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How Freedom Made Us Rich

Economist Deirdre McCloskey explains the roots of "The Great Enrichment" of the last 200 years.

"In [1492], if you were going to bet on who was going to have a 'Great Enrichment,'" says University of Illinois at Chicago economist Deirdre McCloskey, "you would have been crazy not to bet on China because China had the most advanced commercial institutions, the most advanced ship building technology, [and] the most advanced machinery all together." But it didn't work out that way.

"My claim," McCloskey says, "is that liberty was the key to modern economic growth."

In her new book, Bourgeois Equality: How Ideas, Not Capital or Institutions, Enriched the World, the third volume in a trilogy, McCloskey argues that our vast accumulation of wealth over the past two hundred years— which she's dubbed "The Great Enrichment"—was the result of "massively better ideas in technology and institutions." Where did they arise from? &tag=reasonmagazineA"A new liberty and dignity for commoners," she argues, "expressed as the ideology of European liberalism."

McCloskey sat down with Nick Gillespie at Freedom Fest, the annual convention for libertarians in Las Vegas, for a wide-ranging conversation on topics including the roots of "The Great Enrichment," why her gender reassignment surgery was an "expression of [her] libertarianism", and the importance of advocating policies that "actually help the poor" instead of just "making people feel good about helping the poor.

McCloskey is also a Reason columnist. Her archive is here.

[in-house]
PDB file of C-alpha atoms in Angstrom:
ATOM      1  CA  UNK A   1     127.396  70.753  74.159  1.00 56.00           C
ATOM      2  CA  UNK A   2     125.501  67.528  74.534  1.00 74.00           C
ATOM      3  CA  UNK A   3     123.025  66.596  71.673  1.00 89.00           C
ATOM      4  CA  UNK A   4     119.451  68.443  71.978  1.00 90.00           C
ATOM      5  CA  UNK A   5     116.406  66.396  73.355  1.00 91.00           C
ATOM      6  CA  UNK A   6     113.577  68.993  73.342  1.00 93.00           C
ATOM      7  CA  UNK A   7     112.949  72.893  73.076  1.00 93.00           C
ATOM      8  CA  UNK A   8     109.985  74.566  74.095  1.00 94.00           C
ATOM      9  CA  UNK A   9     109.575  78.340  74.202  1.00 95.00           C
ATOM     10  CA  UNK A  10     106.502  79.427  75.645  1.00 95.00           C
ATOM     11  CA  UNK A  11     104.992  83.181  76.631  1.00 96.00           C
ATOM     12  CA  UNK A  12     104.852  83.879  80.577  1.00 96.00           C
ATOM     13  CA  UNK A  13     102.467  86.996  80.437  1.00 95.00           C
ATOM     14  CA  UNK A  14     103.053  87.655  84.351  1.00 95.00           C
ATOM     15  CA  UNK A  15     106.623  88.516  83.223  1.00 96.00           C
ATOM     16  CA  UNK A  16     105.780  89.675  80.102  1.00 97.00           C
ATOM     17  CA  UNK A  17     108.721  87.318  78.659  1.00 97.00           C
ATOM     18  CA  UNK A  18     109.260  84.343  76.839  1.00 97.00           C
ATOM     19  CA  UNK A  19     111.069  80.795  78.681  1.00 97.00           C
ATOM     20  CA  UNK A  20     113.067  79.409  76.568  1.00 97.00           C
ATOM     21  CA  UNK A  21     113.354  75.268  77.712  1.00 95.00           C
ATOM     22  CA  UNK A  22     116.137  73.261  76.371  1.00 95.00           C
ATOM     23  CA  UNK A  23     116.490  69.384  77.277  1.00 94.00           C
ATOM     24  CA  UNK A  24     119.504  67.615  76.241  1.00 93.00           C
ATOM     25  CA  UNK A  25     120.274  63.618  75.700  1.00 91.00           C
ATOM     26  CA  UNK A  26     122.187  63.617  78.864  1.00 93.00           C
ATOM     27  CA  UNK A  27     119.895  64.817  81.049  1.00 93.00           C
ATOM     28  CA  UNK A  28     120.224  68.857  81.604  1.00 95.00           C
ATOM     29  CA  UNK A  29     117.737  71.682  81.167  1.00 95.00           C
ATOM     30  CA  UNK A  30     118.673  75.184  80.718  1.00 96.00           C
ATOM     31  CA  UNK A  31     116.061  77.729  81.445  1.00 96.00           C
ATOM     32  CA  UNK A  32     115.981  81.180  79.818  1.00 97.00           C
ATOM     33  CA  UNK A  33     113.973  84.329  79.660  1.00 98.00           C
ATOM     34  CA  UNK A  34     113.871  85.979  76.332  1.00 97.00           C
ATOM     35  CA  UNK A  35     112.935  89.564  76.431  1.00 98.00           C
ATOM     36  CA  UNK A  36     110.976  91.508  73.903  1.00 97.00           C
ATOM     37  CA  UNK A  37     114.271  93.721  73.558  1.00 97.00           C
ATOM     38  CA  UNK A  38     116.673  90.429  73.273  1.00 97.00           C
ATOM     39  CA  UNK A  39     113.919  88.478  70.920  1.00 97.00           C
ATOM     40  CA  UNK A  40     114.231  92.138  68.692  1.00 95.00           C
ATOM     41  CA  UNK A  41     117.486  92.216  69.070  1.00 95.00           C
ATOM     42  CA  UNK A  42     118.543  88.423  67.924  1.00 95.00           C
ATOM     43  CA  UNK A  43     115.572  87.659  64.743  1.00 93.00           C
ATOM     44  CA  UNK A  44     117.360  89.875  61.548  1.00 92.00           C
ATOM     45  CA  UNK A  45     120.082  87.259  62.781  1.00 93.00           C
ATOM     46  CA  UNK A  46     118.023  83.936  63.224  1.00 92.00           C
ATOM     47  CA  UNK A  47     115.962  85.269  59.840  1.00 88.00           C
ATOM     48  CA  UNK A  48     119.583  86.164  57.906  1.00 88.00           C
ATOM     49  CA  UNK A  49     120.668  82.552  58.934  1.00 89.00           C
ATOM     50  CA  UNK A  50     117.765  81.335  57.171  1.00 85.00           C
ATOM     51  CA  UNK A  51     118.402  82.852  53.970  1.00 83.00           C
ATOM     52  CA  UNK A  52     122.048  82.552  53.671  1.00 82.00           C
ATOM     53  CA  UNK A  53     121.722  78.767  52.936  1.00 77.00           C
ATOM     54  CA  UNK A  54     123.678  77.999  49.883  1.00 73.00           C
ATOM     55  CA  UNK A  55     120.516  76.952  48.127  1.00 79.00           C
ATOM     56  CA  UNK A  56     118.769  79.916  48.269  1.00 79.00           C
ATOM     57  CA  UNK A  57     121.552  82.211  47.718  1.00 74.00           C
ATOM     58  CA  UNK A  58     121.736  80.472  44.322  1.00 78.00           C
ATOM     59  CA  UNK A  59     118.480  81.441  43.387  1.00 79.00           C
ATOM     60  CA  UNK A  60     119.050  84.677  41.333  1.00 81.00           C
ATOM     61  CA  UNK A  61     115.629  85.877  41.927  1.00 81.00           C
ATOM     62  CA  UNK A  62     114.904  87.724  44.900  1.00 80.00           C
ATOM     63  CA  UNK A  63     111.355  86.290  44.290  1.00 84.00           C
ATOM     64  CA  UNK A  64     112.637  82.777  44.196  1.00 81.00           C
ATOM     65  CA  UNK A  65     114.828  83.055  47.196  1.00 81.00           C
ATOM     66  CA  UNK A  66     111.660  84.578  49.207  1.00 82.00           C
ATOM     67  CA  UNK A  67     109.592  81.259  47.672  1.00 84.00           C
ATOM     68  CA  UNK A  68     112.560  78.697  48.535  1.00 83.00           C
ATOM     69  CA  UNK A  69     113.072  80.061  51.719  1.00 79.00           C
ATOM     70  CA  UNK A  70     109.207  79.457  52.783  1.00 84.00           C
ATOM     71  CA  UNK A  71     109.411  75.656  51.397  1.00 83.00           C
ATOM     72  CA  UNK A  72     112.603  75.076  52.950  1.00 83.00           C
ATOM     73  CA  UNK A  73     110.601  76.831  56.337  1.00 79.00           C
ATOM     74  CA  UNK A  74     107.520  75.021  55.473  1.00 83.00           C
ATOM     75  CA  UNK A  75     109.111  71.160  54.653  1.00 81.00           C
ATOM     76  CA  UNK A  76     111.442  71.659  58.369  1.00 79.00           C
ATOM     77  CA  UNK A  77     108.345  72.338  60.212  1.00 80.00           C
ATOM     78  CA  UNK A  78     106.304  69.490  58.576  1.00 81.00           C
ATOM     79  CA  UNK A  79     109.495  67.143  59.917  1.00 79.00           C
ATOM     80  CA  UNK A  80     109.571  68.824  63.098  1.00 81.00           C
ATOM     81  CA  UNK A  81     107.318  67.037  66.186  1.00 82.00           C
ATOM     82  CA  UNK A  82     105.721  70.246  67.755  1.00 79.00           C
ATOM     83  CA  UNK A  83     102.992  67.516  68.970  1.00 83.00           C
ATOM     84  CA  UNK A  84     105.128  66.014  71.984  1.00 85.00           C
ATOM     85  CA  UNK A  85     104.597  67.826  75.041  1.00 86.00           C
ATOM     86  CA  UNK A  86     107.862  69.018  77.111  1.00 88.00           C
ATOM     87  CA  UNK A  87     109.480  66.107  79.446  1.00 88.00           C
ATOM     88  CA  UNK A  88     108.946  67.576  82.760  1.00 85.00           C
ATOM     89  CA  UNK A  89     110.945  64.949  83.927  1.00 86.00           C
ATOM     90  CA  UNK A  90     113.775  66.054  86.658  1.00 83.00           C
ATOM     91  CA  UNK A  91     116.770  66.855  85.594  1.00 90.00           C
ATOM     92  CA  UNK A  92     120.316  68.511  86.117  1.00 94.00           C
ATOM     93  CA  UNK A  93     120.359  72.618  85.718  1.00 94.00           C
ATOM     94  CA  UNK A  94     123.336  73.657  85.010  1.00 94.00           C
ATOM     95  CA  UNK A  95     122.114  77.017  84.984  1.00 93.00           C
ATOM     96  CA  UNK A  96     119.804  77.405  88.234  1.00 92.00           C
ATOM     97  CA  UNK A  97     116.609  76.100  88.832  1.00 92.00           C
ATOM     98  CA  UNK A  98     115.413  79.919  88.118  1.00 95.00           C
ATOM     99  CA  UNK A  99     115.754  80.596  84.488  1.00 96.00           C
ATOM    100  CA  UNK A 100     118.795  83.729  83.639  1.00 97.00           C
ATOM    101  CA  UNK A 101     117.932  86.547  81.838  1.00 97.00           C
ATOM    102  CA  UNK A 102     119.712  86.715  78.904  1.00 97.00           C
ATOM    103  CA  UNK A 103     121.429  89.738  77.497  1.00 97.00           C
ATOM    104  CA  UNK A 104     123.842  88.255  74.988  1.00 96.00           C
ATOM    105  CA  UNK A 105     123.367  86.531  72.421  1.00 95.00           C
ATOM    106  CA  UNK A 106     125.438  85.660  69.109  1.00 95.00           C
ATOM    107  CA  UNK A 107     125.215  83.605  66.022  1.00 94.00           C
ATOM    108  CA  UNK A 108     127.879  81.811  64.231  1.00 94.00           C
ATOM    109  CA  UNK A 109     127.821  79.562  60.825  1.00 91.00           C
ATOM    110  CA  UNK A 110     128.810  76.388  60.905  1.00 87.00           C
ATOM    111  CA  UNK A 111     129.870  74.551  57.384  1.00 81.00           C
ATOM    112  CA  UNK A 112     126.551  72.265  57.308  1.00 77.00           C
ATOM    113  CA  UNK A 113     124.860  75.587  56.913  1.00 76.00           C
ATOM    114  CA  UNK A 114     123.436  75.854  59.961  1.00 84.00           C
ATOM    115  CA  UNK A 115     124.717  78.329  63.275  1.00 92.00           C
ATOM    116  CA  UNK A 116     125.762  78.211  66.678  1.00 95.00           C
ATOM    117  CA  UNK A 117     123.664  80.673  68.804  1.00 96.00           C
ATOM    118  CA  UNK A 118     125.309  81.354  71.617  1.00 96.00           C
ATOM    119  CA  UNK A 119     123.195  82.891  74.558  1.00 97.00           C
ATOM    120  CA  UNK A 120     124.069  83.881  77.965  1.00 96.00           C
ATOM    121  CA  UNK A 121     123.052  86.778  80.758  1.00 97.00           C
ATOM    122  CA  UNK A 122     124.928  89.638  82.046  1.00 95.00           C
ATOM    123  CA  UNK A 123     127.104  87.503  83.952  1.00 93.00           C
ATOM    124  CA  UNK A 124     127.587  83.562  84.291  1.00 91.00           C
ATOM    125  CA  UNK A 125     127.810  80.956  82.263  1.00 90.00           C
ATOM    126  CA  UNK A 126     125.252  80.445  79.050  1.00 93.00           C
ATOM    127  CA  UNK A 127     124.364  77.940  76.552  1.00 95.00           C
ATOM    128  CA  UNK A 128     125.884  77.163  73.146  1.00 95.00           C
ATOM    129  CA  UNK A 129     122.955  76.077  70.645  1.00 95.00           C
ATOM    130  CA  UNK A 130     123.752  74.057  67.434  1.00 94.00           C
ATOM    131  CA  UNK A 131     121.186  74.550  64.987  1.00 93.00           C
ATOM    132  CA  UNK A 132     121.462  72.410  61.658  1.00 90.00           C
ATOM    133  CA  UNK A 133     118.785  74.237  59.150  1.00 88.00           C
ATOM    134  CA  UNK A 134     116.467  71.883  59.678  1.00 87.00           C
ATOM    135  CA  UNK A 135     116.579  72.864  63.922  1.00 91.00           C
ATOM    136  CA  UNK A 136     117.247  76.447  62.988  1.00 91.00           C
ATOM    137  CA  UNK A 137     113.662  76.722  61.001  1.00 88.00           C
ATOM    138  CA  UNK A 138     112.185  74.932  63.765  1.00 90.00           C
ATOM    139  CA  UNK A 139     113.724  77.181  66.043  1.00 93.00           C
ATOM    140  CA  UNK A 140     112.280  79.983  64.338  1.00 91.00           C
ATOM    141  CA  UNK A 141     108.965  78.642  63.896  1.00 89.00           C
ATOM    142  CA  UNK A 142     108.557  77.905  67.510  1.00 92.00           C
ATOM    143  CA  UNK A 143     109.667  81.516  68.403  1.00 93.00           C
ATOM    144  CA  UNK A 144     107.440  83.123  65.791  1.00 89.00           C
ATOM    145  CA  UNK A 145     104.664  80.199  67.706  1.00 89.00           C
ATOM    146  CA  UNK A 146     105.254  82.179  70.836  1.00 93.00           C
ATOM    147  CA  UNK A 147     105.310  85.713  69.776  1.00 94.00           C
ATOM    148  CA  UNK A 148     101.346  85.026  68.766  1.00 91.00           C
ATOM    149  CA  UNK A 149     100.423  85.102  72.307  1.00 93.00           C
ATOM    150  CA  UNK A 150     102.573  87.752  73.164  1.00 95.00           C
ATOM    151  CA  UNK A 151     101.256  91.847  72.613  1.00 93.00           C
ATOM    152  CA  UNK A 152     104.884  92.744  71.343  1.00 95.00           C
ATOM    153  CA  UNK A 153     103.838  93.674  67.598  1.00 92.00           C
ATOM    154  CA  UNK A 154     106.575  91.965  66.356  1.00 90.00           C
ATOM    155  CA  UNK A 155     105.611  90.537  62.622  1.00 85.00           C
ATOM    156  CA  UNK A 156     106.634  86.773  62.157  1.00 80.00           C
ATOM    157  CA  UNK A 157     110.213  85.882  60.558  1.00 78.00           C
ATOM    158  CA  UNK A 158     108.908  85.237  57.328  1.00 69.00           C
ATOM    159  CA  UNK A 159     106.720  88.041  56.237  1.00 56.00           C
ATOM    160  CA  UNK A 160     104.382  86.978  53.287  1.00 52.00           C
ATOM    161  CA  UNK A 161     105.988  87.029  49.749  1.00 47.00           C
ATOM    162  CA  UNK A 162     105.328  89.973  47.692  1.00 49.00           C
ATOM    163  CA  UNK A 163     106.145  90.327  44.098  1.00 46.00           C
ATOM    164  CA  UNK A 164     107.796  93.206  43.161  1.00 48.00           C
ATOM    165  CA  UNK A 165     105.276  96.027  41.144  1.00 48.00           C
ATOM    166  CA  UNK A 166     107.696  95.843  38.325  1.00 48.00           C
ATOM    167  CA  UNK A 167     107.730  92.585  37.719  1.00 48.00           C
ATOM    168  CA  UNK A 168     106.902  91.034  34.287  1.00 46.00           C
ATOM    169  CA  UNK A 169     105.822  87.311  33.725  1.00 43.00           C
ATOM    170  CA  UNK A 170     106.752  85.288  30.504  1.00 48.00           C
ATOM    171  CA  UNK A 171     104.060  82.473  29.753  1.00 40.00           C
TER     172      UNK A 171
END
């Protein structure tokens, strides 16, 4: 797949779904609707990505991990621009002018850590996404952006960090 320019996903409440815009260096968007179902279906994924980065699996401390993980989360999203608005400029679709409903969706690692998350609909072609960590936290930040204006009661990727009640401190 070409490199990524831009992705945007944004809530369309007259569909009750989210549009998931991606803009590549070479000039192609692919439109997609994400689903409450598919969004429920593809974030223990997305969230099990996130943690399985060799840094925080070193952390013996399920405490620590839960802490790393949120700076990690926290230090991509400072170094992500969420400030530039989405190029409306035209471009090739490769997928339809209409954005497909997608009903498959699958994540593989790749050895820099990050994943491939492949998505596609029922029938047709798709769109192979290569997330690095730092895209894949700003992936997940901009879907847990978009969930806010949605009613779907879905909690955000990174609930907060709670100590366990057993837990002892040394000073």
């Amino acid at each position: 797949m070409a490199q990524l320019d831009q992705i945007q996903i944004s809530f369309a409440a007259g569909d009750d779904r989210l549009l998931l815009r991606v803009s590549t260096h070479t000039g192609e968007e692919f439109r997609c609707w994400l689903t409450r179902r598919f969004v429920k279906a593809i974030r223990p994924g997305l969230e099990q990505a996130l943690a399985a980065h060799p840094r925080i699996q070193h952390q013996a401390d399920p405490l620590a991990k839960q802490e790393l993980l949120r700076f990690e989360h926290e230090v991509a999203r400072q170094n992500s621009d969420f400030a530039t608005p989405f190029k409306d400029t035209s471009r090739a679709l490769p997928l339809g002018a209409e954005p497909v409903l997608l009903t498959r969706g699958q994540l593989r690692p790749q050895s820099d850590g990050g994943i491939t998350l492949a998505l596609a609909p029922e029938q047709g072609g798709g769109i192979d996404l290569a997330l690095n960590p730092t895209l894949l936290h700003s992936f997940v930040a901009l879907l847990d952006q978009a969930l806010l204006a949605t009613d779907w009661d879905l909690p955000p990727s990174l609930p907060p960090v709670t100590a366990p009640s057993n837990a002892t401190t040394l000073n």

Edited by Todd Krainin. Cameras by Meredith Bragg and Justin Monticello.

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This is a rush transcript—check all quotes against the audio for accuracy.

Nick Gillespie: Hi, I'm Nick Gillespie with Reason and today we are sitting down with Deirdre McCloskey. She's an Emeritus Professor of Economics, History, English, and Communication at the University of Illinois at Chicago and the author most recently of Bourgeois Equality: How Ideas, Not Capital or Institutions, Enriched the World. She's also a columnist for Reason Magazine. Deirdre, thanks so much for talking with us. Long time contributing editor to Reason as well.

McCloskey: I'm extremely pleased to be here and ...

Gillespie: Well, your latest column, because I think this puts us right into a lot of current discussions, is titled The Myth of Technological Unemployment.

McCloskey: Yeah.

Gillespie: The subhead is, if the nightmare of technological unemployment were true, it would have already happened repeatedly and massively. In it, you take issue with a lot of libertarian or free-market economists who are talking about how we've reached the end of technological innovation or productivity growth and yeah, we're going to have to find something to do for people who are replaced by robots.

McCloskey: Yeah.

Gillespie: What's wrong with that?

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  • loveconstitution1789||

    Life, Liberty, and the pursuit of happiness....

  • Jerryskids||

    That's the answer to the precedential question of "What makes us rich?" If I can sit out on the back porch of an evening, sipping a beer and watch the grandkids playing, knowing as I look around that "this is mine", I'm as rich as any king. YMMV, and that's okay - you pursue happiness in your way, me in mine.

  • ChipToBeSquare||

    A lot of leftists try going out of their way to explain why some people are poor without realizing the absurdity of that question. Poverty is the natural state of human existence and a thing we battled for thousands of years. What needs to be explained is wealth. They'll usually throw out some crap about exploitation, but that's easy to destroy: you're telling me there was no exploitation anywhere prior to the 17th century?

  • mtrueman||

    "Poverty is the natural state of human existence and a thing we battled for thousands of years. "

    Same with freedom. People have been subjugating themselves to all sorts of authority figures in return for a measure of security and material comfort.

  • mtrueman||

    I doubt you're as happy as the average Nigerian, happiest people on the planet.

  • Philadelphia Collins||

    unPlanned Parenthood disagrees.

  • SQRLSY One||

    ... and now, next upcoming, how OTHER new ideas made it all come crashing down! Communism, socialism, political correctness, and over-sized Government Almighty that promises to be ALL things to ALL people!